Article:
Domestic disturbances are an unfortunate but common occurrence in everyday life. Stress, relationship troubles, misunderstandings, and intoxication can all lead to a domestic disturbance. Allegations of domestic violence carry consequences you may not realize, one of which is regarding federal and state gun laws.
Before we examine the details of how a charge of domestic violence can impact your right to own a gun, it might help to understand how the law defines domestic violence. Under Illinois law, domestic abuse can be claimed by a lot of people, including spouses, former spouses, roommates, parents, children, stepchildren, the person you have a child with, someone you dated or were engaged to.
The law defines abuse as not only physical abuse. It also includes harassment, forcing someone to do something they don’t want to do, and even forcing a child or someone else to watch the abusive act. With such a broad and inclusive definition of domestic violence, you could find yourself charged with the crime without knowing you have committed it. Even worse, a conviction of this crime could severely impact one of your most basic rights to own a firearm if you so choose.
Under federal law, if you have been served with an Order of Protection filed by an alleged domestic violence victim, it becomes a federal offense to possess a gun or ammunition. If you are a member of law enforcement or military and accused of domestic violence and served an Order of Protection, you can still use a gun while on duty, but aren’t allowed to have a gun outside of your official duties. This is not a permanent deprivation of your right to own a firearm, but will remain in effect for as long as the protective order is in effect. There is one exception to this, which involves certain domestic violence charges that are more serious, like bodily harm. Whether a felony or misdemeanor, these more egregious crimes will result in a permanent ban on your right to legally own a gun, even if you are a cop. The only way to change this is to have the conviction set aside.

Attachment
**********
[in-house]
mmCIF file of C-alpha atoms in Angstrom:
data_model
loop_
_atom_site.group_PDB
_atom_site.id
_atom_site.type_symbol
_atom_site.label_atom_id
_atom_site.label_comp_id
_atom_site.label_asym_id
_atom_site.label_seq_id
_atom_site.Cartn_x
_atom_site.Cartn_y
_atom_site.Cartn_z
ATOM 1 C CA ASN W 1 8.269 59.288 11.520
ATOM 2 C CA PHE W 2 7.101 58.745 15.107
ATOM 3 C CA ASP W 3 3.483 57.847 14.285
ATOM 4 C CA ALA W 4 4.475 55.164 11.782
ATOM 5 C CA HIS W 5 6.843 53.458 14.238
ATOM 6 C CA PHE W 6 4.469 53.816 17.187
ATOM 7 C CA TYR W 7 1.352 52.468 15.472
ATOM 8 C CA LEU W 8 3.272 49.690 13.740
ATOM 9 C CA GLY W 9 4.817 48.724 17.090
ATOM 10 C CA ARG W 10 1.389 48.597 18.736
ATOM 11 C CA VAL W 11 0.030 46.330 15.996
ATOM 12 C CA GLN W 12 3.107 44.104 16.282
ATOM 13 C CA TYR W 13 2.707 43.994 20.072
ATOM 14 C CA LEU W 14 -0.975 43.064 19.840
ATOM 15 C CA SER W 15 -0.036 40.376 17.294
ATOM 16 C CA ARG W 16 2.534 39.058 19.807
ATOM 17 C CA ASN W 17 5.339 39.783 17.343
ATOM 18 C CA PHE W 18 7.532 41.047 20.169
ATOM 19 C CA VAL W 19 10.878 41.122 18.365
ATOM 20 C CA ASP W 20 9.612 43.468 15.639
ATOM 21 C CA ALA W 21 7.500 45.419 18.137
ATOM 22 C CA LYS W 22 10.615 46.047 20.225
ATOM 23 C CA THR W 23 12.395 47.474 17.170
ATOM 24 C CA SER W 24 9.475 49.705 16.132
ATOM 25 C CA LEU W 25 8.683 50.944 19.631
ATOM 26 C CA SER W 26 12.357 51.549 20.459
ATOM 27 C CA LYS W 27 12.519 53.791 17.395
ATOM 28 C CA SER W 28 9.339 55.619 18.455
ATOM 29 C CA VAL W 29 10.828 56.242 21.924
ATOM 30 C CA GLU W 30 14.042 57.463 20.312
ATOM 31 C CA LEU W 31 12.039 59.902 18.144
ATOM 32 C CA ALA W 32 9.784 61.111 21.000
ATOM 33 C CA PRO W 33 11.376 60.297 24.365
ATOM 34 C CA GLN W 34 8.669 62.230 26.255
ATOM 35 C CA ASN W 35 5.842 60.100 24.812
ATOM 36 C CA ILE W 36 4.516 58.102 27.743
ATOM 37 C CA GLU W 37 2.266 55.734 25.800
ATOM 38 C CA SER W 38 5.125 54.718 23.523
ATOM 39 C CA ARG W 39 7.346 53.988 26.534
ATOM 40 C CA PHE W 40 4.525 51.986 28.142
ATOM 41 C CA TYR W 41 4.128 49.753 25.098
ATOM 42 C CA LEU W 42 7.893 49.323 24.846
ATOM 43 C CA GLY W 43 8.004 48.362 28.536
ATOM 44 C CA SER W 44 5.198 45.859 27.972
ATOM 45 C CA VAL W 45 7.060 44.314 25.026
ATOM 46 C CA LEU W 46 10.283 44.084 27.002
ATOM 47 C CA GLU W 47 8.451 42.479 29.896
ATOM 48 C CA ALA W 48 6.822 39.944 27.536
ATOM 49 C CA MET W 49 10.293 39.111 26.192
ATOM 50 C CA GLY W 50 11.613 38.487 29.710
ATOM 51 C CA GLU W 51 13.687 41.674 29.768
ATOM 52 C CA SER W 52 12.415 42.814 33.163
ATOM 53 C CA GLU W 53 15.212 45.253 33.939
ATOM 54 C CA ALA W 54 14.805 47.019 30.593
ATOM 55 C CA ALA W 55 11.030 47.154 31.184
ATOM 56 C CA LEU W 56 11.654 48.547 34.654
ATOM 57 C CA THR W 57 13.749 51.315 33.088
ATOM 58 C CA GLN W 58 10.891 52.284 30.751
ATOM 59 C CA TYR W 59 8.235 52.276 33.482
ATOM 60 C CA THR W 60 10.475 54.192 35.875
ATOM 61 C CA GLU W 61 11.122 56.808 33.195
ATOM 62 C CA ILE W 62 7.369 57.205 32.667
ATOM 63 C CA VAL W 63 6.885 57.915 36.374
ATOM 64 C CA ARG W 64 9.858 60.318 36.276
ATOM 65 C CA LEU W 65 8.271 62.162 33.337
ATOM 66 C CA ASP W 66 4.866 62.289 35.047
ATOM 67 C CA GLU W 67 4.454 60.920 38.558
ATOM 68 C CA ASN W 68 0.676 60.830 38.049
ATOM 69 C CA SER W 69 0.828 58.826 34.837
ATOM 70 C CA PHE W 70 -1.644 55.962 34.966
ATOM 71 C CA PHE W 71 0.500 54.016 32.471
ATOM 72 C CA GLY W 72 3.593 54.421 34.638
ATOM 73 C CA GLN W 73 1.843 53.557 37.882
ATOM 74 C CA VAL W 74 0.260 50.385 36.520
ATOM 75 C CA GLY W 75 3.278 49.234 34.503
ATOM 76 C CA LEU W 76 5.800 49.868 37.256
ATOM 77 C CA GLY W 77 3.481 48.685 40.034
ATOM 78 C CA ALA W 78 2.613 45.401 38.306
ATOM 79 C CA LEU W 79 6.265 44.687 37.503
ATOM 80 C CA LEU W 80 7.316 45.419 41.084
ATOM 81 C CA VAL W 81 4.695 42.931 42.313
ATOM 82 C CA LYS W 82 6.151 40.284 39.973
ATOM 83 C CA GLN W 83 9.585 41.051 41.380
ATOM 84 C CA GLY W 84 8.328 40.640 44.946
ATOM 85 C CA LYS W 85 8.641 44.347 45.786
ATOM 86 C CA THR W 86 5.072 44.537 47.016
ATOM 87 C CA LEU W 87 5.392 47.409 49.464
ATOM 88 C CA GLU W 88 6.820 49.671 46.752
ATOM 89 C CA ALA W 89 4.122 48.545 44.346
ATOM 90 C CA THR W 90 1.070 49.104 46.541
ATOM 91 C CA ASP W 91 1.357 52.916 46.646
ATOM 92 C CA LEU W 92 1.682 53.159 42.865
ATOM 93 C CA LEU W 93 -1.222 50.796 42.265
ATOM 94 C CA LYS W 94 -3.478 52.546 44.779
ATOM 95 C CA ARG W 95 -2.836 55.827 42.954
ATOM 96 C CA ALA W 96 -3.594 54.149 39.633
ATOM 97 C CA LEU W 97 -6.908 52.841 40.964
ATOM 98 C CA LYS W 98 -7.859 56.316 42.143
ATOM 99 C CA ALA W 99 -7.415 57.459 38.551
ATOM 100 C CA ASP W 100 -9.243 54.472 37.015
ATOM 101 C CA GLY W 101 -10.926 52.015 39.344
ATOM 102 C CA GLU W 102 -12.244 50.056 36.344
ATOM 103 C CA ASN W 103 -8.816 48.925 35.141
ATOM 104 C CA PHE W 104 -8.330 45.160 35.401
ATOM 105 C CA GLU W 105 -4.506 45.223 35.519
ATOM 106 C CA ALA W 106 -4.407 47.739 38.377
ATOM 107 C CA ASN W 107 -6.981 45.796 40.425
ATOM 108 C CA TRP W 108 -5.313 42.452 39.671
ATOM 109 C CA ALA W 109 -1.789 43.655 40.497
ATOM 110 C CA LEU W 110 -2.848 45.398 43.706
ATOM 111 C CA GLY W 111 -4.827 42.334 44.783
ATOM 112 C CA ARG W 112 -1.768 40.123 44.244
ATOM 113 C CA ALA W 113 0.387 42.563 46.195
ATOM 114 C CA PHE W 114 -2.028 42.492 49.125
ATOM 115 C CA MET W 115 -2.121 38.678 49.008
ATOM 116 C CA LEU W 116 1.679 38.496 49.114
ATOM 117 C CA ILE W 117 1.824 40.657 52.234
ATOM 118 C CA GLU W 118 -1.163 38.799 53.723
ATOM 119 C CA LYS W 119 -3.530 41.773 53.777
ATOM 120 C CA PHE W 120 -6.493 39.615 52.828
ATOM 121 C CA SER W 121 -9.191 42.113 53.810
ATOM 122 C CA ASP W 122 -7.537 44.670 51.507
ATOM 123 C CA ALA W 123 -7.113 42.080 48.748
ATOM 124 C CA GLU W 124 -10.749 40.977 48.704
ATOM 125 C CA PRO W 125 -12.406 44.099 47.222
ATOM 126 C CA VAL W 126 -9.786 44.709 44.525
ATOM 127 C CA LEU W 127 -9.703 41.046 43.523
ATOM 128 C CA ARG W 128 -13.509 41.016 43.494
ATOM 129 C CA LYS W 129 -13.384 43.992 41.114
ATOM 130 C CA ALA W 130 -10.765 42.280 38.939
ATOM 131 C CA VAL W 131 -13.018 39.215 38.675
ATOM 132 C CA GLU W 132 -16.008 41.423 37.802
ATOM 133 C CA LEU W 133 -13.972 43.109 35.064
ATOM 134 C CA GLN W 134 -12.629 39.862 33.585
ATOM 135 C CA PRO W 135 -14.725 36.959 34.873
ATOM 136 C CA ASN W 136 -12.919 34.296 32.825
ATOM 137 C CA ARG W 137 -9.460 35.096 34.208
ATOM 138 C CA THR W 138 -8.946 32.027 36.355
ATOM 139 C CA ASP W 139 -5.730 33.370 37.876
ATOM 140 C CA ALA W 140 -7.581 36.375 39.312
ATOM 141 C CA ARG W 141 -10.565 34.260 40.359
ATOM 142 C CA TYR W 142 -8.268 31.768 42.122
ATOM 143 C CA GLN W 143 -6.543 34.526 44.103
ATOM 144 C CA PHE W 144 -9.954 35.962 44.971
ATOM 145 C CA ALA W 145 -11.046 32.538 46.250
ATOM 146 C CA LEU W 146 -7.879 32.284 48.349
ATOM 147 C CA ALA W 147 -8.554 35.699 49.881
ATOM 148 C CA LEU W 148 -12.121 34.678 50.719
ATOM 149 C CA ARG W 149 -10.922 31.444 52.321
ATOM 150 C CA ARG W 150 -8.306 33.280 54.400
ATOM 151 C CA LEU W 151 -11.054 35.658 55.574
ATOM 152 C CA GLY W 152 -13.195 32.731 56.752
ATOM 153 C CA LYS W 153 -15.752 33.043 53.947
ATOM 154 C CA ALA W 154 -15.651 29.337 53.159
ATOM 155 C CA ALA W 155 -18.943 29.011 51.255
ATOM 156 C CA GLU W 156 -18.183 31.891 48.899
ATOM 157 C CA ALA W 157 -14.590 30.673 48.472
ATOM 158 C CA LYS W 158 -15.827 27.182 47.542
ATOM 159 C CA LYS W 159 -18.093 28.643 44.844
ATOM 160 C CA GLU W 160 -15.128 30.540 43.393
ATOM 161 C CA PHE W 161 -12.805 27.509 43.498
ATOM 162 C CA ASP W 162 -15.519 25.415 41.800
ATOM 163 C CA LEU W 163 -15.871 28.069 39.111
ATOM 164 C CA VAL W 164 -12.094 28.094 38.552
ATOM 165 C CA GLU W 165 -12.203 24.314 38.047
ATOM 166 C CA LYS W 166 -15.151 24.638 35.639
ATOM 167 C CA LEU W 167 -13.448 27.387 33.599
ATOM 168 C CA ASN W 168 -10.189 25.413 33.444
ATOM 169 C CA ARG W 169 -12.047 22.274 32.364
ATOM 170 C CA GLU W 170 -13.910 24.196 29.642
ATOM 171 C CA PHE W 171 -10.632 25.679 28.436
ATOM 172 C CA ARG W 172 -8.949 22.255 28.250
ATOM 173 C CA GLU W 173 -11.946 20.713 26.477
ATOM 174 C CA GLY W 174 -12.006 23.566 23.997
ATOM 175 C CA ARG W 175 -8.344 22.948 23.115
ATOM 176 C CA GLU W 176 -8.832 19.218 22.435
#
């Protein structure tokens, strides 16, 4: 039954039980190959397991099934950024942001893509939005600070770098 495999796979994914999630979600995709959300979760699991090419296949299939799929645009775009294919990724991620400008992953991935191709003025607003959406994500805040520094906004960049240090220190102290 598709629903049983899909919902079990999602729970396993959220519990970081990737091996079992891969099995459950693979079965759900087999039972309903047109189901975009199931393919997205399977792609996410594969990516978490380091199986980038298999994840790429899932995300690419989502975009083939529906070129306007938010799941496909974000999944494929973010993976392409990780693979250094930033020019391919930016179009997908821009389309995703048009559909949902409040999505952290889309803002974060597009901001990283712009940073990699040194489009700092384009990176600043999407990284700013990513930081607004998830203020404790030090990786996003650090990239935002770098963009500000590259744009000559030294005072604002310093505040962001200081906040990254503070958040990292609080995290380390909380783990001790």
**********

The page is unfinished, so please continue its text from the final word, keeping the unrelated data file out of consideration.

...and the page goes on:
Gun laws are different in Illinois in that you must have get a Firearm Owner Identification Card before you can own a gun. If you are served with an Order of Protection, you will lose your right to have a gun by either revoking your FOID application or card. You will also have to surrender your firearms to State Police if the court orders you to.
If you have been convicted of domestic violence or battery in the past, you will not be able to get a FOID card. Like under federal law, this permanent ban on gun ownership can only be avoided if you have the conviction set aside. Further, you can have your FOID card revoked or application denied if you have violated a protective order somewhere else within the last 5 years, or if you have ever been convicted of domestic violence in another state.
Whatever the circumstances, trust a qualified Illinois Criminal Defense Attorney to defend your rights in a knowledgeable and discreet manner.